7. 7. Our experience with analyzing events in computer phenomena, thereby facilitating diagnosis. In either networks is that periodic patterns often lead to case, patterns with a very low support are often of actionable insights. There are two reasons for this. great interest. For example, we found a one-day First, a periodic pattern indicates something persistent periodic pattern due to a periodic port-scan. Although and predictable. Thus, there is value in identifying and this pattern only happens three times in a three-day characterizing the periodicity. Second, the period itself log, it provides a strong indication of a security often provides a signature of the underlying intrusion.
  8. 8. Figure 5: Partially Periodic Pattern Unfortunately, mining such periodic patterns is monitoring interval or “on'' segment, the monitoring complicated by several factors. request and its response occur periodically. The ''off'' segment consists of a random gap in the periodicity 1. Periodic behavior is not necessarily persistent. For until another exceptional situation initiates periodic example, in complex networks, periodic monitoring is monitoring. This makes it difficult to apply well initiated when an exception occurs (e.g., CPU established techniques such as the fast fourier utilization exceeds a threshold) and stops once transforms. exceptional situation is no longer present. During the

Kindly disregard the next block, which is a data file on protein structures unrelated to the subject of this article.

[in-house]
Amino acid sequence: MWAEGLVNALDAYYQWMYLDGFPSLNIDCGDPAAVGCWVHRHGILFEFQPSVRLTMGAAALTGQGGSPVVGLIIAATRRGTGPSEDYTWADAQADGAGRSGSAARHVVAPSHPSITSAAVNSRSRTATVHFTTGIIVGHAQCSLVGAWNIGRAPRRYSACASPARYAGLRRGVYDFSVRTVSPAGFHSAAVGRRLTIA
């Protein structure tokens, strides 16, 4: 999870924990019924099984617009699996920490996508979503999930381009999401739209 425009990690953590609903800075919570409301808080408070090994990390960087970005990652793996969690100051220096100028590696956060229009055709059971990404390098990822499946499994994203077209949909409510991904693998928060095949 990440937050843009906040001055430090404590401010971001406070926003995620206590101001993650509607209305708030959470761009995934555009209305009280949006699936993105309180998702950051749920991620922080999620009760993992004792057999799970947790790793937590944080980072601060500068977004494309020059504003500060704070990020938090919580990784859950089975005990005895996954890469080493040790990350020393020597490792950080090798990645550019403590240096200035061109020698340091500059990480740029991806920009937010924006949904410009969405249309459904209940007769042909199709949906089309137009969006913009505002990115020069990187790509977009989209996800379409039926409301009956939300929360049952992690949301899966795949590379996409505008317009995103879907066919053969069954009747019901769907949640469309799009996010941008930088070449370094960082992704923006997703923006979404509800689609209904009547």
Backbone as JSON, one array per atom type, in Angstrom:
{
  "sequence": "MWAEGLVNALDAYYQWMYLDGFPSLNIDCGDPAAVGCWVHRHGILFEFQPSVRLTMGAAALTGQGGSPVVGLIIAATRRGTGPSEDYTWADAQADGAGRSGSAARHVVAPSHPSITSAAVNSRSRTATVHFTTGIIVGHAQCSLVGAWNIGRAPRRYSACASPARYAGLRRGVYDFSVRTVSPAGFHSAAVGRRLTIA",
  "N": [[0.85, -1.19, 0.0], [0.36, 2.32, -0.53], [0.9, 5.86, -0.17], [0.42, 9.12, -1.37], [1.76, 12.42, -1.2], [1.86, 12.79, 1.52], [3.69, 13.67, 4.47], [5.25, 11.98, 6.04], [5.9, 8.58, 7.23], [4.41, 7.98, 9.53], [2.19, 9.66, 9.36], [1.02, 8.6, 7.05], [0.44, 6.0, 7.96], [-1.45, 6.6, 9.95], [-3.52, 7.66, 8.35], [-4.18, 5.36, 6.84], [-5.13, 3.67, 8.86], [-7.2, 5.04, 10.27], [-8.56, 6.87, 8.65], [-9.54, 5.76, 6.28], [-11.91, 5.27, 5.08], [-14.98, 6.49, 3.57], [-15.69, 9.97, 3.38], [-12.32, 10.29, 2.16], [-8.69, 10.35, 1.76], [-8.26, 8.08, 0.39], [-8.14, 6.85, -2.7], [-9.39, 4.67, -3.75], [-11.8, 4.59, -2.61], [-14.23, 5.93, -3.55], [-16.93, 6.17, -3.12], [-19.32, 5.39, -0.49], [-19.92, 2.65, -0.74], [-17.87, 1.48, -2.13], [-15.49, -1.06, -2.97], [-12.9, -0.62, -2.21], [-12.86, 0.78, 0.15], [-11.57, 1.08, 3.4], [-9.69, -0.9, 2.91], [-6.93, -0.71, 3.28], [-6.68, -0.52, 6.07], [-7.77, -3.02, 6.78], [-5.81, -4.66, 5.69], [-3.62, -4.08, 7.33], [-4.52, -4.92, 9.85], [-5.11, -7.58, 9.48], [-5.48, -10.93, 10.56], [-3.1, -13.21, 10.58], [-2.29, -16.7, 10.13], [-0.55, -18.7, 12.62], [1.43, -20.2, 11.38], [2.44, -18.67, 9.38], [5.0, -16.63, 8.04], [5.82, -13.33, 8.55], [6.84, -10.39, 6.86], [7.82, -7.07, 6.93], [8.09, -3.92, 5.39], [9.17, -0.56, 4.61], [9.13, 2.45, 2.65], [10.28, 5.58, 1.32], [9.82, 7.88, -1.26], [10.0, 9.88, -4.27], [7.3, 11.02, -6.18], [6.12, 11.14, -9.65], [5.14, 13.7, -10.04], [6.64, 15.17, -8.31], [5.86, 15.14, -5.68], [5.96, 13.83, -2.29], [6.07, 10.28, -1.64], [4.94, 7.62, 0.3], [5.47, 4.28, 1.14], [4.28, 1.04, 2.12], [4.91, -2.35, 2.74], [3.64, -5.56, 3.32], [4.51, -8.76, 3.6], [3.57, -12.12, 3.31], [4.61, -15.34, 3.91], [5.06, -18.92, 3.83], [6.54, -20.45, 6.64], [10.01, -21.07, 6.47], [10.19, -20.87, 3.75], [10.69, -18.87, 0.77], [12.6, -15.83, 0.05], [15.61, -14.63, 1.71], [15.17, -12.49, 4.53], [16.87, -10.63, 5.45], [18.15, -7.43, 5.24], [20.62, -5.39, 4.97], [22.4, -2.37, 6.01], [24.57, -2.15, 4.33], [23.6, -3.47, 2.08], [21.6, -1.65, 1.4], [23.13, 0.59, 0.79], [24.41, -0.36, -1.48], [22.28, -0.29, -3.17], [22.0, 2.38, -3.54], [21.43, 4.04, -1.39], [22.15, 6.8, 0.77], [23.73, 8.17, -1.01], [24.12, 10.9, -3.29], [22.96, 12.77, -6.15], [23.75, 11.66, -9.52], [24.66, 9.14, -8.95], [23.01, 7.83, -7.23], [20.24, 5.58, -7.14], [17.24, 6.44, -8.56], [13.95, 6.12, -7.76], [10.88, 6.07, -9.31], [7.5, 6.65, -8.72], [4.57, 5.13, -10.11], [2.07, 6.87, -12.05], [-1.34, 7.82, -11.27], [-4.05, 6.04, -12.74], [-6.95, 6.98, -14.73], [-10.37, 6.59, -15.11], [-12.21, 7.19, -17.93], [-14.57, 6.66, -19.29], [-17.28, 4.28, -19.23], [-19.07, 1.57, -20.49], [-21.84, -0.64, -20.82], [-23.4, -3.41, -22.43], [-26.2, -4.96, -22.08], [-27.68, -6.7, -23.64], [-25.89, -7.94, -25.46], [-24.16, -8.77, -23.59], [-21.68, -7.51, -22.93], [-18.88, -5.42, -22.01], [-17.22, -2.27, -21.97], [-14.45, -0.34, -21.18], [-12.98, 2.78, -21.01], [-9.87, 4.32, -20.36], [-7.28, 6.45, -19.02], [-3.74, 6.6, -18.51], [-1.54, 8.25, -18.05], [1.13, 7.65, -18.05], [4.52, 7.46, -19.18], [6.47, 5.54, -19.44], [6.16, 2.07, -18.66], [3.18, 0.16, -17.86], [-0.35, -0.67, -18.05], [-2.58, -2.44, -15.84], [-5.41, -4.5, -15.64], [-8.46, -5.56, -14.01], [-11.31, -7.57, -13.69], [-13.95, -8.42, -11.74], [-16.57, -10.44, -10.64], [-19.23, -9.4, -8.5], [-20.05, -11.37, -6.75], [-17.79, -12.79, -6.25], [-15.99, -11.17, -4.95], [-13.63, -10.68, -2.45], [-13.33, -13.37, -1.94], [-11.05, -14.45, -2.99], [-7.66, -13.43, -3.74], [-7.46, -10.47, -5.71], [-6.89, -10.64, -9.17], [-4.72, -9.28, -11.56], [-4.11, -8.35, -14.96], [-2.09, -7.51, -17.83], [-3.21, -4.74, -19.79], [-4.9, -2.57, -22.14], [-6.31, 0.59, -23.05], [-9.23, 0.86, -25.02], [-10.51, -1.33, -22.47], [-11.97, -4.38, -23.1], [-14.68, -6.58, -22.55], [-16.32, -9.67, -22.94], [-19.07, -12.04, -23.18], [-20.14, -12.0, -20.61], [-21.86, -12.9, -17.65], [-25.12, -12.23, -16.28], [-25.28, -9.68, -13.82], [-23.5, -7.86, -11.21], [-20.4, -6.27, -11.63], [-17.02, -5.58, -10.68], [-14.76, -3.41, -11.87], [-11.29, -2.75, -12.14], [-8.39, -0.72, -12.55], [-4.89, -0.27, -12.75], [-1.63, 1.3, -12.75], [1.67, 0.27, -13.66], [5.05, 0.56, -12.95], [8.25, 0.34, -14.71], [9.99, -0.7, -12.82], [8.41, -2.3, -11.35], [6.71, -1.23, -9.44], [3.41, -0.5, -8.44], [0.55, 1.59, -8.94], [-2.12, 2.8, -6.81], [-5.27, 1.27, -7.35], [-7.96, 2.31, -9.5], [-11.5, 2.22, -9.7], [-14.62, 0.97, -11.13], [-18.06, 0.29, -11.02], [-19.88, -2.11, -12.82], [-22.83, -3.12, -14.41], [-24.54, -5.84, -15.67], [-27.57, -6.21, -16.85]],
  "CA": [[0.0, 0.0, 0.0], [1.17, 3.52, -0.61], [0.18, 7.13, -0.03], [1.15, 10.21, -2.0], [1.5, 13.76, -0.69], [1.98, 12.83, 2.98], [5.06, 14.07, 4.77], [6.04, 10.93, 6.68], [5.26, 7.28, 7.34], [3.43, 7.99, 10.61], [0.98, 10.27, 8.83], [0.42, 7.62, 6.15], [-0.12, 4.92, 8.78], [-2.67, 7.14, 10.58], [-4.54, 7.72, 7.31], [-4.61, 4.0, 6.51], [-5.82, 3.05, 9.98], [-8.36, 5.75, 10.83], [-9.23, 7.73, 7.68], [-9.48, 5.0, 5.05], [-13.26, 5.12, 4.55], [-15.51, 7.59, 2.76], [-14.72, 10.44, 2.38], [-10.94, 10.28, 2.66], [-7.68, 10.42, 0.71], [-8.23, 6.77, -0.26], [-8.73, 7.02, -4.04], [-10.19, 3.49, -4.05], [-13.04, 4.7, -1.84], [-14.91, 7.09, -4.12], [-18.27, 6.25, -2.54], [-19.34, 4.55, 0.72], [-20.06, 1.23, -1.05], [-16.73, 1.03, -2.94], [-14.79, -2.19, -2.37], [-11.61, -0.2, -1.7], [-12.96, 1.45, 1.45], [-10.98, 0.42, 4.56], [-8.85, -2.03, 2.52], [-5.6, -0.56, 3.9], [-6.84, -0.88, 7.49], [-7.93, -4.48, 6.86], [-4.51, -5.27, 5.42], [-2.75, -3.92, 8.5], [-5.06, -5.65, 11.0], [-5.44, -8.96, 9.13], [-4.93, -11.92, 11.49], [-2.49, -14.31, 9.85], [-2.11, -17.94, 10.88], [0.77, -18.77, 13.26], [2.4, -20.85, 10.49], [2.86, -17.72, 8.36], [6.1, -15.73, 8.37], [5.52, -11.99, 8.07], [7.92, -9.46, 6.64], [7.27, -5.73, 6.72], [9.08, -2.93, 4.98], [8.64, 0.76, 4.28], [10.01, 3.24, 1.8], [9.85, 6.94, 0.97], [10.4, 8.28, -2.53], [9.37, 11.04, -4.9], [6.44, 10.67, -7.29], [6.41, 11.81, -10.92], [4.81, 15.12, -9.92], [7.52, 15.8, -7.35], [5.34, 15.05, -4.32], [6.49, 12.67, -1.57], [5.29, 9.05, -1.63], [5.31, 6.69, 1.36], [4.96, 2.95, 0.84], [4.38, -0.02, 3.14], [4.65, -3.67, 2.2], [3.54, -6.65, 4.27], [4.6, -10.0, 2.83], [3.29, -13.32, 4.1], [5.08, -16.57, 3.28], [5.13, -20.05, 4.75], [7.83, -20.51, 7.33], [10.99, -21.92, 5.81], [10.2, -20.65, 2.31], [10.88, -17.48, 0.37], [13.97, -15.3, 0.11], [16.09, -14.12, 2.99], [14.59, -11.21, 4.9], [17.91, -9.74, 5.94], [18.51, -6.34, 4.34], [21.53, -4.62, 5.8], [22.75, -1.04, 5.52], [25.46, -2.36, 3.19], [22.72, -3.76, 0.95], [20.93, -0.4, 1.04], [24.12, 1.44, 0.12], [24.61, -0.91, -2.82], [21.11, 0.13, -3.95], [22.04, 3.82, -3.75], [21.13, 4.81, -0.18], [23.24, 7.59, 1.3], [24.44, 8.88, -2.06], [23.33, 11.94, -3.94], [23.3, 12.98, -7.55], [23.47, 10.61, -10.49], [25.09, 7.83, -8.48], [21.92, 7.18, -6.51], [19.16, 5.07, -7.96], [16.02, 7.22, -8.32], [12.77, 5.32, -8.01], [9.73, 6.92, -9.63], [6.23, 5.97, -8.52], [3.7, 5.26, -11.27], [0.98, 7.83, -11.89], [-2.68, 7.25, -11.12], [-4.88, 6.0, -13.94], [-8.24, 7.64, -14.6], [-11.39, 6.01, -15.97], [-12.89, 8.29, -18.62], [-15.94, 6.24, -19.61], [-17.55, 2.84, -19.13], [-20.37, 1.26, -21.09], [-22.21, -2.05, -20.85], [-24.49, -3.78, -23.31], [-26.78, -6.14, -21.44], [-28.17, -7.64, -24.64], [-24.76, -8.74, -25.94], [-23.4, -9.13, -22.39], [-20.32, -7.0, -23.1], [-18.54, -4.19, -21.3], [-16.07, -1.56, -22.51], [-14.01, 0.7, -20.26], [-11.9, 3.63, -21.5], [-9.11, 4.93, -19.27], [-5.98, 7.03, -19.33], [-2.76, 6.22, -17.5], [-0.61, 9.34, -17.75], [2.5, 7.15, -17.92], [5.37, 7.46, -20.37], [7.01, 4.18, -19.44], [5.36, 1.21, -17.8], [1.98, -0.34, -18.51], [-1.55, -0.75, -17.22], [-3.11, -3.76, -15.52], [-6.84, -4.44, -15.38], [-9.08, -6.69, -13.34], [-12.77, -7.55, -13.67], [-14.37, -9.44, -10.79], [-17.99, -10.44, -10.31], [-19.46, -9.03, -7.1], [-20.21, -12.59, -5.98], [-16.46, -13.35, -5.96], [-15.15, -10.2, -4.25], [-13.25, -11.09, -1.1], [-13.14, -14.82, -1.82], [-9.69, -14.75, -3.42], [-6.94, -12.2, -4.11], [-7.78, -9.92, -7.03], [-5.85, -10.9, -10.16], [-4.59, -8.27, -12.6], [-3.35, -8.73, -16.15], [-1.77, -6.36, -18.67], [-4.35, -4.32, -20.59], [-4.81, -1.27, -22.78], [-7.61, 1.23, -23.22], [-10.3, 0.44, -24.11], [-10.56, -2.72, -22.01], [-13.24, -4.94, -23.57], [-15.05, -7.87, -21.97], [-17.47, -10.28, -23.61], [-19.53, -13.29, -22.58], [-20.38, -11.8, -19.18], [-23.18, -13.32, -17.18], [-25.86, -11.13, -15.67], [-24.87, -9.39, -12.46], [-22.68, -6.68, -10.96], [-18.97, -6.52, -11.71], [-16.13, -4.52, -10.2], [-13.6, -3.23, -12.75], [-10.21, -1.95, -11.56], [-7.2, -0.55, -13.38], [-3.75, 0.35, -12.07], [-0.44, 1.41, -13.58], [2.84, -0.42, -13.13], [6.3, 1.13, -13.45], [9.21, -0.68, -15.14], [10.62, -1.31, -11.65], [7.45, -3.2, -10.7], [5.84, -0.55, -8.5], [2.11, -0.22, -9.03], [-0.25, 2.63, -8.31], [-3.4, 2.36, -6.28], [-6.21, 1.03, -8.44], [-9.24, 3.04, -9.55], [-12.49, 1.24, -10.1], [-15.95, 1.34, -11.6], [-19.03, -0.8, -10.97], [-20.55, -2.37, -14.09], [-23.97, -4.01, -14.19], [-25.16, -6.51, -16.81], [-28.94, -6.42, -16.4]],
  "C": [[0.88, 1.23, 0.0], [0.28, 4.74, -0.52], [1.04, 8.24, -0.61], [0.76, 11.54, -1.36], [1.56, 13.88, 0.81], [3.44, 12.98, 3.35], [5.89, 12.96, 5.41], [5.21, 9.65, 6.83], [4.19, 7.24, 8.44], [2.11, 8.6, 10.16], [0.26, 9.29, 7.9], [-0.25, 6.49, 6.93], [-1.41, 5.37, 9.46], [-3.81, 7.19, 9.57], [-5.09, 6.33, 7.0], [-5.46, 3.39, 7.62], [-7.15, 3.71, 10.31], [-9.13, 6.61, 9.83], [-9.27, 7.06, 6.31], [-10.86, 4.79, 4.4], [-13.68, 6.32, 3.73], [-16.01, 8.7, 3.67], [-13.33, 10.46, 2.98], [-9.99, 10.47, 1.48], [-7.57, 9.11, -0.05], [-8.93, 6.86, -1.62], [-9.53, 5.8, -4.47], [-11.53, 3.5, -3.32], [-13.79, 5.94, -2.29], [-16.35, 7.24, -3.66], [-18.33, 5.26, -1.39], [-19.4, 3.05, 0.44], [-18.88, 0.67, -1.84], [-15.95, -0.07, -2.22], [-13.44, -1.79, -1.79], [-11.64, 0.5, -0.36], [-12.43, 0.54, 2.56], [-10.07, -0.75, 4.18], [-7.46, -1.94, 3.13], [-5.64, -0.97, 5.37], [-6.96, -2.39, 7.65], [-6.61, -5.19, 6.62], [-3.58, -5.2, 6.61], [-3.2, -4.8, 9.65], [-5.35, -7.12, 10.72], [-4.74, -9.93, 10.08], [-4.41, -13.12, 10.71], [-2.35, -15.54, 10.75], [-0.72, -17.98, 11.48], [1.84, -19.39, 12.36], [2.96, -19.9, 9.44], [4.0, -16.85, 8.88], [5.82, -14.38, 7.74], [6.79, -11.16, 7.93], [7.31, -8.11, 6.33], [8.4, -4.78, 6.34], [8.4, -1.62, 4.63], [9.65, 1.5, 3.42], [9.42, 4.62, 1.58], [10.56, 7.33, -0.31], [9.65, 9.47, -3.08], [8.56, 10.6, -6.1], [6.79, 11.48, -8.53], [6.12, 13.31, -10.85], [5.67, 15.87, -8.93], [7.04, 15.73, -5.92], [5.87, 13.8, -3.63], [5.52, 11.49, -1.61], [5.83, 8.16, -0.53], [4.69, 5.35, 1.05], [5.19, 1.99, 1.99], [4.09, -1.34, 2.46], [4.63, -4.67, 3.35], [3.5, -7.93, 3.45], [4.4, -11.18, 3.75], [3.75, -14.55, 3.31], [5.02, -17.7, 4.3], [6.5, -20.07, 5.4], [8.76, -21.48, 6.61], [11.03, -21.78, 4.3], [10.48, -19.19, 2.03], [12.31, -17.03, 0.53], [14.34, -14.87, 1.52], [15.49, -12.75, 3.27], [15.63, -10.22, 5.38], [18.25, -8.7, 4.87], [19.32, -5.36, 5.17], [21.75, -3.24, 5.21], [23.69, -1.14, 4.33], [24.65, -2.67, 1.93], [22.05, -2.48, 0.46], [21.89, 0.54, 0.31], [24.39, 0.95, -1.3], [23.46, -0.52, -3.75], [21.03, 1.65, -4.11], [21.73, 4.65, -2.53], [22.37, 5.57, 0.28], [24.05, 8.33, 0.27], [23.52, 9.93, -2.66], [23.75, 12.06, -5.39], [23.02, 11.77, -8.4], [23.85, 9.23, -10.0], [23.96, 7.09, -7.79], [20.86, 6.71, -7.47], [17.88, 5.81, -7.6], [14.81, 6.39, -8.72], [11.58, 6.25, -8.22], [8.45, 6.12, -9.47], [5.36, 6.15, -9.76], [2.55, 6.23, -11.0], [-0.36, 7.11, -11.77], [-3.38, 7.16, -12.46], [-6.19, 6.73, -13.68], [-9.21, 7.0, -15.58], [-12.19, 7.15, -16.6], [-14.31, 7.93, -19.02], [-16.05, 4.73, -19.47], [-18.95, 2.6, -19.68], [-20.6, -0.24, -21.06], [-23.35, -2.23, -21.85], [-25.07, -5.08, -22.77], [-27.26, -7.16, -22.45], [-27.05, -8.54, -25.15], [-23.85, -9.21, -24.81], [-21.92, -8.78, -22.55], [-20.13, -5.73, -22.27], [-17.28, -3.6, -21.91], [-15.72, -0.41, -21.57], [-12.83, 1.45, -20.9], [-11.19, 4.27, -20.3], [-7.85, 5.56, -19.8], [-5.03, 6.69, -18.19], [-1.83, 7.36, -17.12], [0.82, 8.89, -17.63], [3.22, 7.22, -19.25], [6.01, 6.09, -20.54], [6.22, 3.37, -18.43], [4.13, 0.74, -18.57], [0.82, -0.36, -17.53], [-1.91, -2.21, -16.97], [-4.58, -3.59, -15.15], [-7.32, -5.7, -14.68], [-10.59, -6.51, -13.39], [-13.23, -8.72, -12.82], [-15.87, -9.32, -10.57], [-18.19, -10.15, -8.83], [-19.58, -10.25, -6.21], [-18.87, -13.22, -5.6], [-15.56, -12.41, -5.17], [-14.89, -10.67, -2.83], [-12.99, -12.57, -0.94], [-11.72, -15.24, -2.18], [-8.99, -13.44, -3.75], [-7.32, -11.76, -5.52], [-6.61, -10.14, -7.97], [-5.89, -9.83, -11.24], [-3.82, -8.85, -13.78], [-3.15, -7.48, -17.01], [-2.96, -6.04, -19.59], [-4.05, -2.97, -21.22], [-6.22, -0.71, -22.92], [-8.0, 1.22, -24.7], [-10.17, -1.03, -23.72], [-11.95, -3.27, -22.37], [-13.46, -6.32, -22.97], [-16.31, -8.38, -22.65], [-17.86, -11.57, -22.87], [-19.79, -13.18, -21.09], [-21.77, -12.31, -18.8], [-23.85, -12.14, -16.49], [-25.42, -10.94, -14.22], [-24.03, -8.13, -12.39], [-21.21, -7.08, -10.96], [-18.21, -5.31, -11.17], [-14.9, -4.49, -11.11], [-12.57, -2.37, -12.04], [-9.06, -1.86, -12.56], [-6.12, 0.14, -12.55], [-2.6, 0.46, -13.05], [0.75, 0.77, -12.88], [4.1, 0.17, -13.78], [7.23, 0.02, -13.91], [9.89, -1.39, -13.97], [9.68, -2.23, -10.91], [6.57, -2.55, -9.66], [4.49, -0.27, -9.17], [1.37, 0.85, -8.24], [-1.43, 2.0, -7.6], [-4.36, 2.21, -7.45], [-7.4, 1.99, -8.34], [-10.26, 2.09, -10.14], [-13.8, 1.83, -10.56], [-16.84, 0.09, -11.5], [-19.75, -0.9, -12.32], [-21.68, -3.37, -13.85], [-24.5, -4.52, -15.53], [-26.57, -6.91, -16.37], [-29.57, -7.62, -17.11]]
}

9. 9. 2. There may be phase shifts and variations in the noise) may arise during both on-segments and off- period due to network delays, lack of clock segments. synchronization, and rounding errors. Pattern 1 in Figure 2 is an example of a partial 3. Period lengths are not known in advance. This periodicity. Figure 6 displays a zoomed version of means that either an exhaustive search is required or Figure 2 for two AFS servers in pattern 1. These there must be a way to infer the periods. Further, partial periodicities contain two types of events: periods may span a wide range, from milliseconds to “threshold violated” (circled point) and “threshold reset” days. (uncircled point). As in Figure 2, the x-axis is time, and the y-axis is the host on which the events originated. 4. The number of occurrences of a periodic pattern Here the periodicities occur approximately every 30 typically depends on the period. For example, a seconds, although some are closer to 28 seconds and pattern with a period of one day period has, at most, others are near 33 seconds. seven occurrences in a week, while one minute period may have as many as 1440 occurrences. Thus, mining We view mining for p-patterns as consisting of two patterns with longer periods requires adjusting support sub-tasks: (a) finding period lengths and (b) finding levels. In particular, mining patterns with low support temporal associations. While a variation of level-wise greatly increases computational requirements in search can be employed to address the second sub- existing approaches to discovering temporal task, the first sub-task has not been addressed (to the associations. best of our knowledge). In order to capture items (1) and (2) above, we employ Our approach to finding the periods of p-patterns is to the concept of a partially periodic temporal compute event inter-arrival times and then test if inter- association. We refer to as a p-pattern. A p-pattern arrival counts exceed what would have been expected generalizes the concept of partial periodicity defined by chance. Note that a simple threshold test is not [HaDoYi99] by combining it with temporal associations sufficient here since small inter-arrival times are much (akin to episodes in [MaTuVe97]) and including the more common than longer ones and hence the concept of time tolerance to account for imperfections threshold must be adjusted by the size of the inter- in the periodicities. arrival time. We address this by using a Poisson distribution as our null hypothesis for the count of Figure 5 illustrates the structure of a partially periodic events at specified inter-arrival times. A Chi-Square pattern. Such patterns consist of an on-segment and test is used to assess statistical significance. Next, we an off-segment. During the on-segment, events are mine for the patterns at each statistically significant periodic with a period of P . No periodic event is inter-arrival time. This is done by employing a level- present during the off-segment. Spurious events (or wise search on each interval that comprises each period.